This book explores the large and controversial subject of the use of force in international law. It examines not only the use of force by states but also the role of the UN in peacekeeping and enforcement action, and the increasing role of regional organizations in the maintenance of international peace and security.
The UN Charter framework is under challenge. Russia's invasion of Georgia and intervention in Ukraine, the USA's military operations in Syria, and Saudi Arabia's campaign to restore the government of Yemen by force all raise questions about the law on intervention. The 'war on terror' that began after the 9/11 terrorist attacks on the USA has not been won. It has spread far beyond Afghanistan: it has led to targeted killings in Pakistan, Somalia, and Yemen, and to intervention against ISIS in Iraq and Syria. Is there an expanding right of self-defence against non-state actors? Is the use of force effective? The development of nuclear weapons by North Korea has reignited discussion about the legality of pre-emptive self-defence. The NATO-led operation in Libya increased hopes for the implementation of 'responsibility to protect', but it also provoked criticism for exceeding the Security Council's authorization of force because its outcome was regime change. UN peacekeeping faces new challenges, especially with regard to the protection of civilians, and UN forces have been given revolutionary mandates in several African states. But the 2015 report Uniting Our Strengths reaffirmed that UN peacekeeping is not suited to counter-terrorism or enforcement operations; the UN should turn to regional organizations such as the African Union as first responders in situations of ongoing armed conflict.
About the Author
Christine Gray, Professor of International Law, and Fellow, University of Cambridge, and St John's College
Christine Gray is Professor in International Law at the University of Cambridge and Fellow of St John's College, Cambridge
Table of Contents
1. Law and Force
2. The Prohibition of the Use of Force
3. Invitation and Intervention
5. The Use of Force against Terrorism: a New War for a New Century?
6. The UN and the Use of Force
7. Security Council Authorization for Member States to Use Force
8. Regional Peacekeeping and Enforcement Action
Most Helpful Customer Reviews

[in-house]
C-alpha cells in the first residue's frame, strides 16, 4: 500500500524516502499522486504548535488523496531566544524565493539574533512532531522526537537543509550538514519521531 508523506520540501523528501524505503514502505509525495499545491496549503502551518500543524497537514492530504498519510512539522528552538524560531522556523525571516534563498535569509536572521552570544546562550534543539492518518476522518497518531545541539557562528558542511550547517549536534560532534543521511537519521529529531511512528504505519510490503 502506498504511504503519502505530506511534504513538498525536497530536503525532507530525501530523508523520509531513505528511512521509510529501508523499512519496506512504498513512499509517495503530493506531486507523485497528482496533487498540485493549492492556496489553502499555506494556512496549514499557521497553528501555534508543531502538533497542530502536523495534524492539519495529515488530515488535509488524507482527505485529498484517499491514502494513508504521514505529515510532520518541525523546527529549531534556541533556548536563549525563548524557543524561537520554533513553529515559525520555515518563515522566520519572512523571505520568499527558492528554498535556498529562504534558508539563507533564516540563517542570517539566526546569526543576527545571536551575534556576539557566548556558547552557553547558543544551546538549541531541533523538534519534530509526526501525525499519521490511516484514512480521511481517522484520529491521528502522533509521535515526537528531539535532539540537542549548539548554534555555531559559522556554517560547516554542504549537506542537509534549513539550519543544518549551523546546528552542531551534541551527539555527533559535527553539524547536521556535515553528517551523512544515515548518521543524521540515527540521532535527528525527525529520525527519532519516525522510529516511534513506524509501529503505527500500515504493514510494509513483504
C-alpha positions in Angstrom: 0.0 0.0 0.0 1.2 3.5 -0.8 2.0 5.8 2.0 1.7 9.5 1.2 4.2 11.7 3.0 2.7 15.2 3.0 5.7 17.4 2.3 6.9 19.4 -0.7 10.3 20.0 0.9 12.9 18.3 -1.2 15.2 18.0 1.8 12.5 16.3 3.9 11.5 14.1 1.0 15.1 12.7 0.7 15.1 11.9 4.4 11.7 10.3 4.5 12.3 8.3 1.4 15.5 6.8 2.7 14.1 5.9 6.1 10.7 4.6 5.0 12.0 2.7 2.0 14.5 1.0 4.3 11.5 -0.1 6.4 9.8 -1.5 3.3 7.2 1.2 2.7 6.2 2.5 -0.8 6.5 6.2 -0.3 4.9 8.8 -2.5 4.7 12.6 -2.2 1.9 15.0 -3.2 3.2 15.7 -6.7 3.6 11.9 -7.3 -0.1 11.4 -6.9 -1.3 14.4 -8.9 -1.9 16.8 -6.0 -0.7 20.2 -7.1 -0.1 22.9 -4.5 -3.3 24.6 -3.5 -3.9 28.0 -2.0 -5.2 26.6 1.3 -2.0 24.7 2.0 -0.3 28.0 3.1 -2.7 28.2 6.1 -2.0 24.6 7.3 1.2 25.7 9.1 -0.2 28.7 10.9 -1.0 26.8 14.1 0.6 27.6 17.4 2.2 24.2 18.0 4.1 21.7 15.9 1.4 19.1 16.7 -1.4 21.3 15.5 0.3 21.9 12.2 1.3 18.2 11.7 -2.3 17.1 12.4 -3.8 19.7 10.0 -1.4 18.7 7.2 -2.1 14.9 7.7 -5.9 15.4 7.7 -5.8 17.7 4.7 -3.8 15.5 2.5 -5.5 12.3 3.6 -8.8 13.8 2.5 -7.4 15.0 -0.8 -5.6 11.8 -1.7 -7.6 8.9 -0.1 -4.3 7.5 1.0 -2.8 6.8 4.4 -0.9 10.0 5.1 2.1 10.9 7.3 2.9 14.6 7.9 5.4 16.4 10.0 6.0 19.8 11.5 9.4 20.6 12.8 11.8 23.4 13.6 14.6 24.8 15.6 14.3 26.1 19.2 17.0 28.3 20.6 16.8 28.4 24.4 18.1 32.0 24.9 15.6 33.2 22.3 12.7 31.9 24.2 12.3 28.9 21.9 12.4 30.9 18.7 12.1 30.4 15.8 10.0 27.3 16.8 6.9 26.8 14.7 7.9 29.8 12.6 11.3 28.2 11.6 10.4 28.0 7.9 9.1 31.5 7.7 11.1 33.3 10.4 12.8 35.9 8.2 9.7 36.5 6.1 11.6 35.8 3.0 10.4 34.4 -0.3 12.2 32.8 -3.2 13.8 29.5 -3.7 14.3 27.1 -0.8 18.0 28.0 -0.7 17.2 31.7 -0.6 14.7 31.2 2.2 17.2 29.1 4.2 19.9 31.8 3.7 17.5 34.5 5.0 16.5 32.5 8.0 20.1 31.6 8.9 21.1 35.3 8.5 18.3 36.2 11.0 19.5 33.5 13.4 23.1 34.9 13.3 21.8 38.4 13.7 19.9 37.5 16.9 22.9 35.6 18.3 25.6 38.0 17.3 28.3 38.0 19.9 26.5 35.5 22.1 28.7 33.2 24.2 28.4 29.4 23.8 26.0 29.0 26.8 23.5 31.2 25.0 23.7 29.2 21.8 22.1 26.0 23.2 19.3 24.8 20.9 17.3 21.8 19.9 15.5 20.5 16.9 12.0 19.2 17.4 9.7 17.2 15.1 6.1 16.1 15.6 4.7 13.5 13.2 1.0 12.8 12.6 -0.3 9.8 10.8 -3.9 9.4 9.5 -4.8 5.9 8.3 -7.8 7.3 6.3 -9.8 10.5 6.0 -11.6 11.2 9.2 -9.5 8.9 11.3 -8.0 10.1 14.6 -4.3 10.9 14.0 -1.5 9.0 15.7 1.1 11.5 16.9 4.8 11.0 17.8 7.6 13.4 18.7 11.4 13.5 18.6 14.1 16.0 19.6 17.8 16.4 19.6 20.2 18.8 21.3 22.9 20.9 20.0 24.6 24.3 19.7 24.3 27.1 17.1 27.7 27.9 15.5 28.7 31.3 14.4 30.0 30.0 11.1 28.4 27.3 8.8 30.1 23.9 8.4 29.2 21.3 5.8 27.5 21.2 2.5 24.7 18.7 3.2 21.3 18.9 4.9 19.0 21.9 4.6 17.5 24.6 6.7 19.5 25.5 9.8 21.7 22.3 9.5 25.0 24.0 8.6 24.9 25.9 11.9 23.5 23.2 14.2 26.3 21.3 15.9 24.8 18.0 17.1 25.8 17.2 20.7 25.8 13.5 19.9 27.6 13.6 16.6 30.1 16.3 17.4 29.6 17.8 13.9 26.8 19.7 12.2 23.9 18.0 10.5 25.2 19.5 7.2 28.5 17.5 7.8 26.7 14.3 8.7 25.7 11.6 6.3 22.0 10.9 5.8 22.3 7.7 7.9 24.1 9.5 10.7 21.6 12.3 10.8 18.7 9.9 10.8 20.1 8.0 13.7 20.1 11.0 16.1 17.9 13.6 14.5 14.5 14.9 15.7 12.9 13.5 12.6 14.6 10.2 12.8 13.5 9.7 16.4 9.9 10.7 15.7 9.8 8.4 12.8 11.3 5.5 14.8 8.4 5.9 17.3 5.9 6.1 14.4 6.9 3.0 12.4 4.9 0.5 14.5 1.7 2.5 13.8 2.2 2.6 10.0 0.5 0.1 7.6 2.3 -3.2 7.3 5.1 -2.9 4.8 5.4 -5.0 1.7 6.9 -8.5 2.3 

Christine Gray, a Reader in International Law at Cambridge University, has written an excellent account of current international law on the use of force by states. She examines the laws banning the use of force, civil wars, self-defence, collective self-defence, the use of force against terrorism, the UN and the use of force, Security Council authorisation for the use of force, and regional peacekeeping and enforcement actions. International law depends on the defence of nations¿ rights to self-determination, sovereignty and independence. She shows that the UN remains committed to the prohibition of any forcible intervention in the internal affairs of any nations. Gray maintains that the reasoning of the International Court of Justice in Nicaragua¿s case against the USA in 1986 is of paramount importance in this area because it is the Court¿s first extended discussion of the law on the use of force. The Court found that Nicaragua had not attacked anybody, but that the US government had illegally used force and intervened in Nicaragua. The Court rejected the US claim that its Contra war was justified as `humanitarian¿ intervention. The US state has refused to accept the verdict. Gray shows that the similar recent US/British attacks on Iraq and Yugoslavia were also illegal: ¿The use of the doctrine of implied authorization by the Security Council to justify the military action by the USA and the UK in Iraq in 1993 and 1998, by NATO in Kosovo and most recently by the USA, the UK and Australia in Operation Iraqi Freedom shows lip-service to the authority of the UN, but an unwillingness actually to accept the decisions of the Security Council.¿ As UN Secretary-General Kofi Anna said in 1999, ¿enforcement actions without Security Council authorisation threaten the very core of the international security system.¿ On 16 September 2004, he stated that the war on Iraq was illegal. Recent UN Resolutions have not endorsed the war as legal. The illegal invasion has now become an illegal belligerent occupation.